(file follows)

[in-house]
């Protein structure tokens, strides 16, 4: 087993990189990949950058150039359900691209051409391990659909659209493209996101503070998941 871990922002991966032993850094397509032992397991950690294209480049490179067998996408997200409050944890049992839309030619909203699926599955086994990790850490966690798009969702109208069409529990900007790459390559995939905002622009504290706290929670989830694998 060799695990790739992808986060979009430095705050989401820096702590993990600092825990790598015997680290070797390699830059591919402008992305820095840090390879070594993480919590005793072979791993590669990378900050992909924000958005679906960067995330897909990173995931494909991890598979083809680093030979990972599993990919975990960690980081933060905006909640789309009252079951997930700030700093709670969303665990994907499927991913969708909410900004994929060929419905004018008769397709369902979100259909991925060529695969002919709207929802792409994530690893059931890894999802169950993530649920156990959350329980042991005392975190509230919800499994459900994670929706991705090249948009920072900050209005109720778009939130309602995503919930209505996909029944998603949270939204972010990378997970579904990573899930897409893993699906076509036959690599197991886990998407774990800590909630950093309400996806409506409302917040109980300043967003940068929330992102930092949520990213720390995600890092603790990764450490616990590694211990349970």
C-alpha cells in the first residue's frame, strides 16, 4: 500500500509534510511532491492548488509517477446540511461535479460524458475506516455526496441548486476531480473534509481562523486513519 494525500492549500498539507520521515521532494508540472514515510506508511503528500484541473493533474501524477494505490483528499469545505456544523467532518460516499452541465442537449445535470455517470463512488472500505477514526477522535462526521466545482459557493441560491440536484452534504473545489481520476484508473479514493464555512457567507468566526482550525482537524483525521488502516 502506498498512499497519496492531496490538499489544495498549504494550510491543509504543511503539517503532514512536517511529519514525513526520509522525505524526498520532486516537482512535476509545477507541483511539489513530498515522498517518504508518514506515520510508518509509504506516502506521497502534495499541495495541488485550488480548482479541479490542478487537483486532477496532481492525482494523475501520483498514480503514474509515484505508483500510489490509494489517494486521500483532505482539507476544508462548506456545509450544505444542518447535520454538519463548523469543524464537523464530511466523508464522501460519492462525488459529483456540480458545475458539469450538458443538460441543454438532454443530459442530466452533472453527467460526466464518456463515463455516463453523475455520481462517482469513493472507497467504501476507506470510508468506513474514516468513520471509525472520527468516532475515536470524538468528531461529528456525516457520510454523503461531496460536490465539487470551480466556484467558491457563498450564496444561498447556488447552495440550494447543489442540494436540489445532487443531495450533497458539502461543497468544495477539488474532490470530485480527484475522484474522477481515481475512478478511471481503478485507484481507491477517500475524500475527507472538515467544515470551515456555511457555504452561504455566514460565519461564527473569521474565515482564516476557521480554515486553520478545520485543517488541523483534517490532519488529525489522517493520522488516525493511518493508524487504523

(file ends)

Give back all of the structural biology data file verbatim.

[in-house]
């Protein structure tokens, strides 16, 4: 087993990189990949950058150039359900691209051409391990659909659209493209996101503070998941 871990922002991966032993850094397509032992397991950690294209480049490179067998996408997200409050944890049992839309030619909203699926599955086994990790850490966690798009969702109208069409529990900007790459390559995939905002622009504290706290929670989830694998 060799695990790739992808986060979009430095705050989401820096702590993990600092825990790598015997680290070797390699830059591919402008992305820095840090390879070594993480919590005793072979791993590669990378900050992909924000958005679906960067995330897909990173995931494909991890598979083809680093030979990972599993990919975990960690980081933060905006909640789309009252079951997930700030700093709670969303665990994907499927991913969708909410900004994929060929419905004018008769397709369902979100259909991925060529695969002919709207929802792409994530690893059931890894999802169950993530649920156990959350329980042991005392975190509230919800499994459900994670929706991705090249948009920072900050209005109720778009939130309602995503919930209505996909029944998603949270939204972010990378997970579904990573899930897409893993699906076509036959690599197991886990998407774990800590909630950093309400996806409506409302917040109980300043967003940068929330992102930092949520990213720390995600890092603790990764450490616990590694211990349970």
C-alpha cells in the first residue's frame, strides 16, 4: 500500500509534510511532491492548488509517477446540511461535479460524458475506516455526496441548486476531480473534509481562523486513519 494525500492549500498539507520521515521532494508540472514515510506508511503528500484541473493533474501524477494505490483528499469545505456544523467532518460516499452541465442537449445535470455517470463512488472500505477514526477522535462526521466545482459557493441560491440536484452534504473545489481520476484508473479514493464555512457567507468566526482550525482537524483525521488502516 502506498498512499497519496492531496490538499489544495498549504494550510491543509504543511503539517503532514512536517511529519514525513526520509522525505524526498520532486516537482512535476509545477507541483511539489513530498515522498517518504508518514506515520510508518509509504506516502506521497502534495499541495495541488485550488480548482479541479490542478487537483486532477496532481492525482494523475501520483498514480503514474509515484505508483500510489490509494489517494486521500483532505482539507476544508462548506456545509450544505444542518447535520454538519463548523469543524464537523464530511466523508464522501460519492462525488459529483456540480458545475458539469450538458443538460441543454438532454443530459442530466452533472453527467460526466464518456463515463455516463453523475455520481462517482469513493472507497467504501476507506470510508468506513474514516468513520471509525472520527468516532475515536470524538468528531461529528456525516457520510454523503461531496460536490465539487470551480466556484467558491457563498450564496444561498447556488447552495440550494447543489442540494436540489445532487443531495450533497458539502461543497468544495477539488474532490470530485480527484475522484474522477481515481475512478478511471481503478485507484481507491477517500475524500475527507472538515467544515470551515456555511457555504452561504455566514460565519461564527473569521474565515482564516476557521480554515486553520478545520485543517488541523483534517490532519488529525489522517493520522488516525493511518493508524487504523